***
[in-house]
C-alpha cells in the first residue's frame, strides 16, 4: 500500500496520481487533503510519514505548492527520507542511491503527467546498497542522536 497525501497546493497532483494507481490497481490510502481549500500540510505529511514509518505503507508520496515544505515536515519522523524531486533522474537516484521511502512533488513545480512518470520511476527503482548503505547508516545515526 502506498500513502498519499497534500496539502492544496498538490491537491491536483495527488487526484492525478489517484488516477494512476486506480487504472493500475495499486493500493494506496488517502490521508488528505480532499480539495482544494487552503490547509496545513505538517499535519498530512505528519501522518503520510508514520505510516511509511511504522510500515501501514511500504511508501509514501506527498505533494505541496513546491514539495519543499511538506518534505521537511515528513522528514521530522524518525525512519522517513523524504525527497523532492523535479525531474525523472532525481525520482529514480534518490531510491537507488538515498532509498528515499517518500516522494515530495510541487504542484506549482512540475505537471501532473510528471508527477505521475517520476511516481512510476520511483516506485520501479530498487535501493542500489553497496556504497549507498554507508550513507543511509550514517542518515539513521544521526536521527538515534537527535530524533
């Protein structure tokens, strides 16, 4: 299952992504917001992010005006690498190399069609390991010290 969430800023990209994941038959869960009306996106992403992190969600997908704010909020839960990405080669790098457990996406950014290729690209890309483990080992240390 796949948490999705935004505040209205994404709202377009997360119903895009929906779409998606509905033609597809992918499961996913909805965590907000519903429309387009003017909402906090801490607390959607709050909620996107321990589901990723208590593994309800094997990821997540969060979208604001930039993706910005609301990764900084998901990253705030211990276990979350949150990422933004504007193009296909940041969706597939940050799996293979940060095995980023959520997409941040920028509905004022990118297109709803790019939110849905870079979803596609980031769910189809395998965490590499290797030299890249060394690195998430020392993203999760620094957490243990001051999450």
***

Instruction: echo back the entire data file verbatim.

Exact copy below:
[in-house]
C-alpha cells in the first residue's frame, strides 16, 4: 500500500496520481487533503510519514505548492527520507542511491503527467546498497542522536 497525501497546493497532483494507481490497481490510502481549500500540510505529511514509518505503507508520496515544505515536515519522523524531486533522474537516484521511502512533488513545480512518470520511476527503482548503505547508516545515526 502506498500513502498519499497534500496539502492544496498538490491537491491536483495527488487526484492525478489517484488516477494512476486506480487504472493500475495499486493500493494506496488517502490521508488528505480532499480539495482544494487552503490547509496545513505538517499535519498530512505528519501522518503520510508514520505510516511509511511504522510500515501501514511500504511508501509514501506527498505533494505541496513546491514539495519543499511538506518534505521537511515528513522528514521530522524518525525512519522517513523524504525527497523532492523535479525531474525523472532525481525520482529514480534518490531510491537507488538515498532509498528515499517518500516522494515530495510541487504542484506549482512540475505537471501532473510528471508527477505521475517520476511516481512510476520511483516506485520501479530498487535501493542500489553497496556504497549507498554507508550513507543511509550514517542518515539513521544521526536521527538515534537527535530524533
């Protein structure tokens, strides 16, 4: 299952992504917001992010005006690498190399069609390991010290 969430800023990209994941038959869960009306996106992403992190969600997908704010909020839960990405080669790098457990996406950014290729690209890309483990080992240390 796949948490999705935004505040209205994404709202377009997360119903895009929906779409998606509905033609597809992918499961996913909805965590907000519903429309387009003017909402906090801490607390959607709050909620996107321990589901990723208590593994309800094997990821997540969060979208604001930039993706910005609301990764900084998901990253705030211990276990979350949150990422933004504007193009296909940041969706597939940050799996293979940060095995980023959520997409941040920028509905004022990118297109709803790019939110849905870079979803596609980031769910189809395998965490590499290797030299890249060394690195998430020392993203999760620094957490243990001051999450």